what does it mean ?
According to the OP's comment, the pump has a 7 bladed impeller. Each blade will cause some disturbance to the pressure and/or velocity in the flow. Those disturbances will cause a force on the mounting of the pump.
The text on the OP's picture says the pump RPM was 2940, or approximately 50 revolutions per second. The frequency of the disturbances in the flow is therefore about 350 Hz. Maybe the pump and the structure it is mounted on has a natural vibration frequency close to 350 Hz moving in the vertical direction, and that is why you are getting a large amplitude on your plot.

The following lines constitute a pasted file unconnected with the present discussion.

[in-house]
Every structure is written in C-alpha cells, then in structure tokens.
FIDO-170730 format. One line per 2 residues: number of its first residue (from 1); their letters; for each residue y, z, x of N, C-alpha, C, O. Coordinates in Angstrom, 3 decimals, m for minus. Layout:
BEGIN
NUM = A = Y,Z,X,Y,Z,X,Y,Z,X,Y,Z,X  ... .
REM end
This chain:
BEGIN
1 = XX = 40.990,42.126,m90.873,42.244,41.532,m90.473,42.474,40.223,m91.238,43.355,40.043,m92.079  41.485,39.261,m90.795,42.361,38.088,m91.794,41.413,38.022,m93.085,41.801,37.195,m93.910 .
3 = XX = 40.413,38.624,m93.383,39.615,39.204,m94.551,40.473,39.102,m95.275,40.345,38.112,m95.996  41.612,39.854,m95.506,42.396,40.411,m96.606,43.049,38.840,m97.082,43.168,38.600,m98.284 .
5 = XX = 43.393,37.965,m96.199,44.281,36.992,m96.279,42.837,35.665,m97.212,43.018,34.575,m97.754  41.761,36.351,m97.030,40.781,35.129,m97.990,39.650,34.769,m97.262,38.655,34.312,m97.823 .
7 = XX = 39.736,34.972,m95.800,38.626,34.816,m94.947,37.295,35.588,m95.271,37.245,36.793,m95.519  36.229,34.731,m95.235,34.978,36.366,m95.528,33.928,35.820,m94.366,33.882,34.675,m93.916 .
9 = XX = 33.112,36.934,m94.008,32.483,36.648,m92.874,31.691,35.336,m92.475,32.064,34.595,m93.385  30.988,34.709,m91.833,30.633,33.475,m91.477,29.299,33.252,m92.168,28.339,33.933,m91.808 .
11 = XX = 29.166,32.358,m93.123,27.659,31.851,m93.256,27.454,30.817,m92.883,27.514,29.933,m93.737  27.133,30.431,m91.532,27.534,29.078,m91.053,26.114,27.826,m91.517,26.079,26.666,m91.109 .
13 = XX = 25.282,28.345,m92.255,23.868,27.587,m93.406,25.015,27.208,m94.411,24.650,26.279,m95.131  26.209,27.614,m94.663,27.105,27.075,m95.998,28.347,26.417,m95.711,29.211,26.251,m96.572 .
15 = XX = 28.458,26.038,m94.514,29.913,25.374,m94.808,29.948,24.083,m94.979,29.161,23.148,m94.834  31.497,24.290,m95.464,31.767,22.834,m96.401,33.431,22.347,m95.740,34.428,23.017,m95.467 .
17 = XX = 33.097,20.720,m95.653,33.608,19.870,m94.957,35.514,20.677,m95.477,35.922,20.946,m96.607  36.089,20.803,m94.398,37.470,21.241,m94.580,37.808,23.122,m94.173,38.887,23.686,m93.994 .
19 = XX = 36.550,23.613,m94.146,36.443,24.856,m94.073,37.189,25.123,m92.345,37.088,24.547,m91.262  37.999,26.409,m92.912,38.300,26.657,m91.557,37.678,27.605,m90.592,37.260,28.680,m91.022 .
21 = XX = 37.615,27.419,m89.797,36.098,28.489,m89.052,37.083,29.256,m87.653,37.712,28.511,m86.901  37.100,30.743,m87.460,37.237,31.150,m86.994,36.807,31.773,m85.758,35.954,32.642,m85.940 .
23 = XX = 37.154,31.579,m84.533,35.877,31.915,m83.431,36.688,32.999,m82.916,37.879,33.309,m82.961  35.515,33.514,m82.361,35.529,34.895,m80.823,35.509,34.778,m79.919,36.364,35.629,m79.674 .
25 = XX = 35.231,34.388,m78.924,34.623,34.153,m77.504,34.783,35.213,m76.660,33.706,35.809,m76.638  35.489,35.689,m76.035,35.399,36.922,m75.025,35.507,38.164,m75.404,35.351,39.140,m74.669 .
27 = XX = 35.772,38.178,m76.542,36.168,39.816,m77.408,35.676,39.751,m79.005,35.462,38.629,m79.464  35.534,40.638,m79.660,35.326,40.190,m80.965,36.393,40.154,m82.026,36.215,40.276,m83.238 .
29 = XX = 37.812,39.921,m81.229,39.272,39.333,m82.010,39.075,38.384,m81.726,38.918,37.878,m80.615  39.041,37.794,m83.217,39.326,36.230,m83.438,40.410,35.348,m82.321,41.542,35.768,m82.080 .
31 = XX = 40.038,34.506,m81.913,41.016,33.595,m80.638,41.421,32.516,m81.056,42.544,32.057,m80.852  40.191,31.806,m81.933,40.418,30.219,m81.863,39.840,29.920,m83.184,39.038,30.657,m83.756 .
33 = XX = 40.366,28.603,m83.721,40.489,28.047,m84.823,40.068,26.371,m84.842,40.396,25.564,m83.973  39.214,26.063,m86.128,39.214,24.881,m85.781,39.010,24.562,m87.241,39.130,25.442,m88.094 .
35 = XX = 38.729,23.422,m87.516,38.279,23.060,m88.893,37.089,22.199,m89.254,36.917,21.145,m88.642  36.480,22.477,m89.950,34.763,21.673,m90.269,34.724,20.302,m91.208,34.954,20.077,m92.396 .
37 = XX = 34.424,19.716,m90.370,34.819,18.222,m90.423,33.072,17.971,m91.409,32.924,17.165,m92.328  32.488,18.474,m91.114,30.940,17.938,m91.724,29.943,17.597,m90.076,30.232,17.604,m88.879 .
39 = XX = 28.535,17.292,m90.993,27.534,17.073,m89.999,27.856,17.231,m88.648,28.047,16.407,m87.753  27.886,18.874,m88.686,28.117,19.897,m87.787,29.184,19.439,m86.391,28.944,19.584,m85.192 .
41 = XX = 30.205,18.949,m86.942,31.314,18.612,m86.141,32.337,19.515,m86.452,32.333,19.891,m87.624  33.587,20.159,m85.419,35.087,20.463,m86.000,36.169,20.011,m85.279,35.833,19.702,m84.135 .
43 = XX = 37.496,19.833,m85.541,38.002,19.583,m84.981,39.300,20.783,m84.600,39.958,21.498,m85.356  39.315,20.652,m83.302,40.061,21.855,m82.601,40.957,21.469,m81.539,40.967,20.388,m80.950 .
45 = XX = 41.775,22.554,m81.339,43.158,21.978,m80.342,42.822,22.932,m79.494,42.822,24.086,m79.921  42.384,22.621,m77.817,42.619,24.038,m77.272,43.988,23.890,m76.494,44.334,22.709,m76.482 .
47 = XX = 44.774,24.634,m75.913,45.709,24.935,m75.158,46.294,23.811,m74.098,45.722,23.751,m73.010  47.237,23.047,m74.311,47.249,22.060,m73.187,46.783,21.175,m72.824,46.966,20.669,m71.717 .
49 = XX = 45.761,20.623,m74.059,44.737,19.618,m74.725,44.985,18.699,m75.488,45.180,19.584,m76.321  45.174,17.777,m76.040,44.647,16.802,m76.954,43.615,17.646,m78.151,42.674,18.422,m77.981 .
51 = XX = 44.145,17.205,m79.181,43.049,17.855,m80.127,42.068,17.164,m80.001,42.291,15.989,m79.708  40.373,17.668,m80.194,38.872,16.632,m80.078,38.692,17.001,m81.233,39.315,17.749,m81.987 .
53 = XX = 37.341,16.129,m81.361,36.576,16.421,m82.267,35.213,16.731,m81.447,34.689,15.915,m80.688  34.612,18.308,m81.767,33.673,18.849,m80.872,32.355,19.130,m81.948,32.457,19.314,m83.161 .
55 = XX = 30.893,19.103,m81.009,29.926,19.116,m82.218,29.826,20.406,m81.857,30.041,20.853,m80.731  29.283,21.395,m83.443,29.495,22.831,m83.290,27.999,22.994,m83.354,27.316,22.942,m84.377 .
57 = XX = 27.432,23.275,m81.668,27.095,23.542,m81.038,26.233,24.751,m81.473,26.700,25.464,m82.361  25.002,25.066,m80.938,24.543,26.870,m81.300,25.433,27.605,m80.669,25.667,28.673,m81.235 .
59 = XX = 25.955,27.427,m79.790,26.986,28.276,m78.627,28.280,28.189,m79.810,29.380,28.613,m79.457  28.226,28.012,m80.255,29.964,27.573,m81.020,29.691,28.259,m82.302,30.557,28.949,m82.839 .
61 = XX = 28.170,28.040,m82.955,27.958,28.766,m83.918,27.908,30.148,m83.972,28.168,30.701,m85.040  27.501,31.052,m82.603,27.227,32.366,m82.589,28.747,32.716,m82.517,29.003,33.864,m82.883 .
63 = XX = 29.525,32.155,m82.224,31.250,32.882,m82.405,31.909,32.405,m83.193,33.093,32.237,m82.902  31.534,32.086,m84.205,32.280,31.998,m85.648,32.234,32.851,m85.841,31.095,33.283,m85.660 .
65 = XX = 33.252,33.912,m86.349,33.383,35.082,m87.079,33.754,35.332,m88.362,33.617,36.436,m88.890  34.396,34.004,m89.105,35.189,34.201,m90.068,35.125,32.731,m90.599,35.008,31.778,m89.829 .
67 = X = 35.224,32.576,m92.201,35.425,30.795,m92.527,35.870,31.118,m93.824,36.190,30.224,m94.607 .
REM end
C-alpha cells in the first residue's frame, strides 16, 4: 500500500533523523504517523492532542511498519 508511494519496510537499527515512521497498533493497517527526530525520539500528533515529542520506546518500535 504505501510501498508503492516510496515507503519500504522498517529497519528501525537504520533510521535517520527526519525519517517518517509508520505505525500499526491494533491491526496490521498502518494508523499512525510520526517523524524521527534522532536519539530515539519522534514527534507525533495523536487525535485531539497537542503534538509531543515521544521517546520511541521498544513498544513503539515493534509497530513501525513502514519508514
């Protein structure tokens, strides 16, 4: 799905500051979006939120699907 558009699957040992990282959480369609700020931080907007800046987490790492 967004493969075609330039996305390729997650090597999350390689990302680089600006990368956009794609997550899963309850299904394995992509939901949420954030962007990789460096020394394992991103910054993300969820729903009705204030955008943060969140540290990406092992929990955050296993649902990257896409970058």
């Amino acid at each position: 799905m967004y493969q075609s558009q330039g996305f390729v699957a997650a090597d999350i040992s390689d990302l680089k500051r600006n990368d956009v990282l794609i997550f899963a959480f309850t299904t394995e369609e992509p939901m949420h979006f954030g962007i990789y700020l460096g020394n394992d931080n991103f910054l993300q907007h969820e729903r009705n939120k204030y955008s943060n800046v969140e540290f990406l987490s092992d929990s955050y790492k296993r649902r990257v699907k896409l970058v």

The impeller blades will always make a vibration. Unless you see an increase in the amplitude of this peak in your spectrum, you may just be seeing normal operational vibration. Monitor it for increases. If you see increases in vane pass frequency that are significant, you may be looking at a worn impeller or a possible clearance issue between the impeller and the housing. The short answer is that if you don't see an increase in this, I wouldn't worry about it.
You do need to ensure that that peak is actually seven times running speed and not a non-integer multiple of running speed. Non-integer multiples of running speed could indicate a problem in a bearing. Look to see if your waveform is sinusoidal. If you see many impacts or discontinuities, you may have metal on metal impacting. If it is a sinusoidal waveform it is more likely to be turning speed related, such as the vane pass frequency.